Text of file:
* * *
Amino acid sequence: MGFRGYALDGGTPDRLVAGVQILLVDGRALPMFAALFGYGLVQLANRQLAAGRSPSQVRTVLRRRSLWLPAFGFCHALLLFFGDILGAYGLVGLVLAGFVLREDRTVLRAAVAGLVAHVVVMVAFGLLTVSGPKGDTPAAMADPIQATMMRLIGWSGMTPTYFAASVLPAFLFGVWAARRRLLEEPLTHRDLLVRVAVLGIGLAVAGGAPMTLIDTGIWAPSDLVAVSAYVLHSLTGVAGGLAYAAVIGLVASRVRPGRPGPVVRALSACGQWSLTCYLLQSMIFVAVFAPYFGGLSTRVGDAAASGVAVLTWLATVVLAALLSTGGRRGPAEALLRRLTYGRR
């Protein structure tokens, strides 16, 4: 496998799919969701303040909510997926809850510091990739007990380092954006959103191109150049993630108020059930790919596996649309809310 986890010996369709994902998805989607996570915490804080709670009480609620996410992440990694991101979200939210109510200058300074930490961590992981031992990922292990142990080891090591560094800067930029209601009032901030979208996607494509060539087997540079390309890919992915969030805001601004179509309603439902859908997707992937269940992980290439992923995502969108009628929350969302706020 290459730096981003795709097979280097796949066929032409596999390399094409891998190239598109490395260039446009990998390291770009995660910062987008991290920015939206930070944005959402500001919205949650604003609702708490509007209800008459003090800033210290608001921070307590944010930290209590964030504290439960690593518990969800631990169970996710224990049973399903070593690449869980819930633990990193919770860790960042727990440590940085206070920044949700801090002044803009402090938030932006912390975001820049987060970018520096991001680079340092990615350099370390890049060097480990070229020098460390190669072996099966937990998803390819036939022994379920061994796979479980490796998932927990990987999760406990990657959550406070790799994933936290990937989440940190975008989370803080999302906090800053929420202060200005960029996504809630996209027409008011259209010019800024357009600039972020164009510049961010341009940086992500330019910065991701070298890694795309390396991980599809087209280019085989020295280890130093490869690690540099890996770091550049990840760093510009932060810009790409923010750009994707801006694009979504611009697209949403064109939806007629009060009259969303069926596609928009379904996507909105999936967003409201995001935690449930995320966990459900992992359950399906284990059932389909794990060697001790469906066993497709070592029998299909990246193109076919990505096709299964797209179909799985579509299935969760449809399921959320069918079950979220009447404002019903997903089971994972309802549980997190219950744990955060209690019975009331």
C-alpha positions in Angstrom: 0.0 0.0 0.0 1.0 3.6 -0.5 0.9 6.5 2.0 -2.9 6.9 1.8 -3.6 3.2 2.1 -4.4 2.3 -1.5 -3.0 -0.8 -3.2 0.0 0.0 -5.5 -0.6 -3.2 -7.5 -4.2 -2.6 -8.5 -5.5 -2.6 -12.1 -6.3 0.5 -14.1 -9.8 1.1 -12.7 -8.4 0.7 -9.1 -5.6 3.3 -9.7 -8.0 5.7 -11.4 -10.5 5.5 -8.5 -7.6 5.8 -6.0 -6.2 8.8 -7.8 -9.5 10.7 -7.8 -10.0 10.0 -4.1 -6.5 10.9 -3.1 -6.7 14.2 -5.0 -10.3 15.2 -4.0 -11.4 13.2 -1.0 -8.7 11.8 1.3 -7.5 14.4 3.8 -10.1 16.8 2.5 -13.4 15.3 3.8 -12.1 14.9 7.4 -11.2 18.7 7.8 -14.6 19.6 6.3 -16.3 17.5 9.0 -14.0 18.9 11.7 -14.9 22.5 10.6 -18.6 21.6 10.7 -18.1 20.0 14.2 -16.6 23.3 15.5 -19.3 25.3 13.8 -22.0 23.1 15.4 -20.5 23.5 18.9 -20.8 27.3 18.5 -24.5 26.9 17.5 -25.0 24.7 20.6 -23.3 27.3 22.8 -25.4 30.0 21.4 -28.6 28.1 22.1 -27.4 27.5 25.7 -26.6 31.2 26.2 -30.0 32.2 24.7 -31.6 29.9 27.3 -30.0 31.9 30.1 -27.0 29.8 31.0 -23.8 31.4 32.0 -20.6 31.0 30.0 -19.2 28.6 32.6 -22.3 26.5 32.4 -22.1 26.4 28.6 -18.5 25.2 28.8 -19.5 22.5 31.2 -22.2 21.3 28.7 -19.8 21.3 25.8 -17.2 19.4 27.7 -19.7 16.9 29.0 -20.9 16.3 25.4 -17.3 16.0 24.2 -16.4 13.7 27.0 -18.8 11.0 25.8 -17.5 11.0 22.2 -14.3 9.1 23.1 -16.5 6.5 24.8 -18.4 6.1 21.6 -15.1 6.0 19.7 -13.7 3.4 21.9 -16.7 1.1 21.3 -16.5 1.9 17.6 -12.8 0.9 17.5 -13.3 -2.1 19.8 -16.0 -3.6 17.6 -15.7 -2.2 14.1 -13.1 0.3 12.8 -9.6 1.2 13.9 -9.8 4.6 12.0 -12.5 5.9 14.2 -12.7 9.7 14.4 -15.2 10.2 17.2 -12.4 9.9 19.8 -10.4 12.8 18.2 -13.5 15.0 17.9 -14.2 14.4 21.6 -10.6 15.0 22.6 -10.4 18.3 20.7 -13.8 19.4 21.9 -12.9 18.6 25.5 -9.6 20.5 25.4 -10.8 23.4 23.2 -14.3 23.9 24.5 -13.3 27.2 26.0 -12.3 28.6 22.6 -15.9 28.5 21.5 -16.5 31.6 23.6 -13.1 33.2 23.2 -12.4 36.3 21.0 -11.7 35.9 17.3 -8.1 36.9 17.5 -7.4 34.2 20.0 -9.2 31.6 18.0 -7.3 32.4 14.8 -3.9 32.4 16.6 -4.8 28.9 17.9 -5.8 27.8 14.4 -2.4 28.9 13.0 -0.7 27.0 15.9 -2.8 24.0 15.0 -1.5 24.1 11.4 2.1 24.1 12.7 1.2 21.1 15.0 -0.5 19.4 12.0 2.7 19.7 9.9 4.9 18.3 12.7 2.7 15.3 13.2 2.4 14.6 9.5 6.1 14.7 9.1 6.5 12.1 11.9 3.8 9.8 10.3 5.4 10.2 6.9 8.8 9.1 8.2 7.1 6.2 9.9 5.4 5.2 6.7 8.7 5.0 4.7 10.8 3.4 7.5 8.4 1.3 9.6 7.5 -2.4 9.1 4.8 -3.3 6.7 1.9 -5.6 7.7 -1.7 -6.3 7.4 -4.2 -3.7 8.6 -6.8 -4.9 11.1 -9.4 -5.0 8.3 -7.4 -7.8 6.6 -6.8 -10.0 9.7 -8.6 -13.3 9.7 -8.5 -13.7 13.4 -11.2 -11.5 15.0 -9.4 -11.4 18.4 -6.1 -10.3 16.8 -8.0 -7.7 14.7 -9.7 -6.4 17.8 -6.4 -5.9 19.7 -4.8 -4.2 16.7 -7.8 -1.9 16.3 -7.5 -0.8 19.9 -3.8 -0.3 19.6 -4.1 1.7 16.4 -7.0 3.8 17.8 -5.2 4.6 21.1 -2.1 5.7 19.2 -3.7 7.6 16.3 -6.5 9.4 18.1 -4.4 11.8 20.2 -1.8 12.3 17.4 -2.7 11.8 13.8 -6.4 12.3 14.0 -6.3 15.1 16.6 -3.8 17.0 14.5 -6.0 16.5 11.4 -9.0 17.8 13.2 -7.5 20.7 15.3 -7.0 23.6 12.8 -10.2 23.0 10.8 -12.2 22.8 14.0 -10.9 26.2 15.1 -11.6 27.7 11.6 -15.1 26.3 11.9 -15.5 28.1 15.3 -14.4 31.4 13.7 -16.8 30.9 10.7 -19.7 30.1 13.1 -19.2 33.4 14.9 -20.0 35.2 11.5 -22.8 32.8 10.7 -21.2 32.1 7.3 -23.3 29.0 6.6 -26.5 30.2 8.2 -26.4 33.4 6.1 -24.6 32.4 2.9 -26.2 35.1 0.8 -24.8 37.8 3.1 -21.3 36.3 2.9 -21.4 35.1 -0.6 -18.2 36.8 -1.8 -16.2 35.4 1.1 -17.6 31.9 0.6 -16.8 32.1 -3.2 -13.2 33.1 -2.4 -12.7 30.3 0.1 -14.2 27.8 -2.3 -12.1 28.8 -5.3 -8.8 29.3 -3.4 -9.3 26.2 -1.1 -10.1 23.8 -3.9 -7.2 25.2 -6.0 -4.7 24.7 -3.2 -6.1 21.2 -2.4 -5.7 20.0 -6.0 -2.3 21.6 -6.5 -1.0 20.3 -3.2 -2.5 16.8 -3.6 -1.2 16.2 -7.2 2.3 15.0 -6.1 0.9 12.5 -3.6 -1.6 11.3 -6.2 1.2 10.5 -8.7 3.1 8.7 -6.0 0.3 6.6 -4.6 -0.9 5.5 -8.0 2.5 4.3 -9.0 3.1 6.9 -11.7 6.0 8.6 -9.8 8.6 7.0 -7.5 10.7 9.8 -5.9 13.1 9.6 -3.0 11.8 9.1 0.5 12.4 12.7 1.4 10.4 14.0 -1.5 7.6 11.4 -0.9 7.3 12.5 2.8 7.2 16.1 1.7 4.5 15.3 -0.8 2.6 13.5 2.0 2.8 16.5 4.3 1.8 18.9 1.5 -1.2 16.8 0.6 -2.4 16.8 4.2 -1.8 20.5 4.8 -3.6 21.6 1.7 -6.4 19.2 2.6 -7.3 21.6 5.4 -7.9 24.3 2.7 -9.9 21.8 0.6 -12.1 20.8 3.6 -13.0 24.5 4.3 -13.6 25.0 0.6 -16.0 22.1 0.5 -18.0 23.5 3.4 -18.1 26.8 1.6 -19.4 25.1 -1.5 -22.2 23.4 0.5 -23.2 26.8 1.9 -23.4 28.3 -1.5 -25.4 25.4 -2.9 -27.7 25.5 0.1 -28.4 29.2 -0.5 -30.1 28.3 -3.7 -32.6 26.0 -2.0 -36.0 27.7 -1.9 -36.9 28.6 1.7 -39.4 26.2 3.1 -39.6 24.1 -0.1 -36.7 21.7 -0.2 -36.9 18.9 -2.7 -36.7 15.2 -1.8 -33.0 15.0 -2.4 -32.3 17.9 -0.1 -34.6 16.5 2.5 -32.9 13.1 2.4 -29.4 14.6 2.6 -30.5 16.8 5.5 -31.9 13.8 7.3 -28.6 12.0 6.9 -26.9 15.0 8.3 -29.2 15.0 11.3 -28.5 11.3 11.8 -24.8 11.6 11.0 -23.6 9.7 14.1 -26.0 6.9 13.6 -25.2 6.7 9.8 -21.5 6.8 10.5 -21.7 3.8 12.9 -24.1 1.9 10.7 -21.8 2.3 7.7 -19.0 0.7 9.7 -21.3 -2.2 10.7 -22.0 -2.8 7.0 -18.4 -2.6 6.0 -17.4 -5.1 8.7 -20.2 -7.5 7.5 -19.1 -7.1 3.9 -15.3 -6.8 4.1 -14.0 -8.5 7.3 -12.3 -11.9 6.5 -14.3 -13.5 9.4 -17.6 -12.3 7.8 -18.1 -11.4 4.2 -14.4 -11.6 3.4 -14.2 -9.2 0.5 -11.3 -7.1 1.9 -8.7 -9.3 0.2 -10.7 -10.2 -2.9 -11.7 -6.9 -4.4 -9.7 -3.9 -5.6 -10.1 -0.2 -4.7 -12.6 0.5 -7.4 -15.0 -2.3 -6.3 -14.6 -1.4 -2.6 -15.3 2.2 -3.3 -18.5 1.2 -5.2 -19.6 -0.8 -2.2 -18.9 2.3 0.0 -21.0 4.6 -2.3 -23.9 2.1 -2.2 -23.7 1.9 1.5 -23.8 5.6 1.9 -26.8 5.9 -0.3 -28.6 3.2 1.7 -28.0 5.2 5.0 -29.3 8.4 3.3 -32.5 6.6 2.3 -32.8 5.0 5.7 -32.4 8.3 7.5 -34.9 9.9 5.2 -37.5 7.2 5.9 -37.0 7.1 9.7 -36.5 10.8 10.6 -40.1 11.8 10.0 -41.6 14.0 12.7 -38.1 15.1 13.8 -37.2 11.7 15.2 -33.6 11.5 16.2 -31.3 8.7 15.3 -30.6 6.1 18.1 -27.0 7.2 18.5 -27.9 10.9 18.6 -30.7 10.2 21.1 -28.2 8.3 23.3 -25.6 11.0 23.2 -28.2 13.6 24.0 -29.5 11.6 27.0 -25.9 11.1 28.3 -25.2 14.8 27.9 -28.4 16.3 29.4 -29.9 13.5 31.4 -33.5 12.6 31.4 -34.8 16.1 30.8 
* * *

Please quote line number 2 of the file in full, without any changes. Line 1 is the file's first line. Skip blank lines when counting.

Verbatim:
């Protein structure tokens, strides 16, 4: 496998799919969701303040909510997926809850510091990739007990380092954006959103191109150049993630108020059930790919596996649309809310 986890010996369709994902998805989607996570915490804080709670009480609620996410992440990694991101979200939210109510200058300074930490961590992981031992990922292990142990080891090591560094800067930029209601009032901030979208996607494509060539087997540079390309890919992915969030805001601004179509309603439902859908997707992937269940992980290439992923995502969108009628929350969302706020 290459730096981003795709097979280097796949066929032409596999390399094409891998190239598109490395260039446009990998390291770009995660910062987008991290920015939206930070944005959402500001919205949650604003609702708490509007209800008459003090800033210290608001921070307590944010930290209590964030504290439960690593518990969800631990169970996710224990049973399903070593690449869980819930633990990193919770860790960042727990440590940085206070920044949700801090002044803009402090938030932006912390975001820049987060970018520096991001680079340092990615350099370390890049060097480990070229020098460390190669072996099966937990998803390819036939022994379920061994796979479980490796998932927990990987999760406990990657959550406070790799994933936290990937989440940190975008989370803080999302906090800053929420202060200005960029996504809630996209027409008011259209010019800024357009600039972020164009510049961010341009940086992500330019910065991701070298890694795309390396991980599809087209280019085989020295280890130093490869690690540099890996770091550049990840760093510009932060810009790409923010750009994707801006694009979504611009697209949403064109939806007629009060009259969303069926596609928009379904996507909105999936967003409201995001935690449930995320966990459900992992359950399906284990059932389909794990060697001790469906066993497709070592029998299909990246193109076919990505096709299964797209179909799985579509299935969760449809399921959320069918079950979220009447404002019903997903089971994972309802549980997190219950744990955060209690019975009331």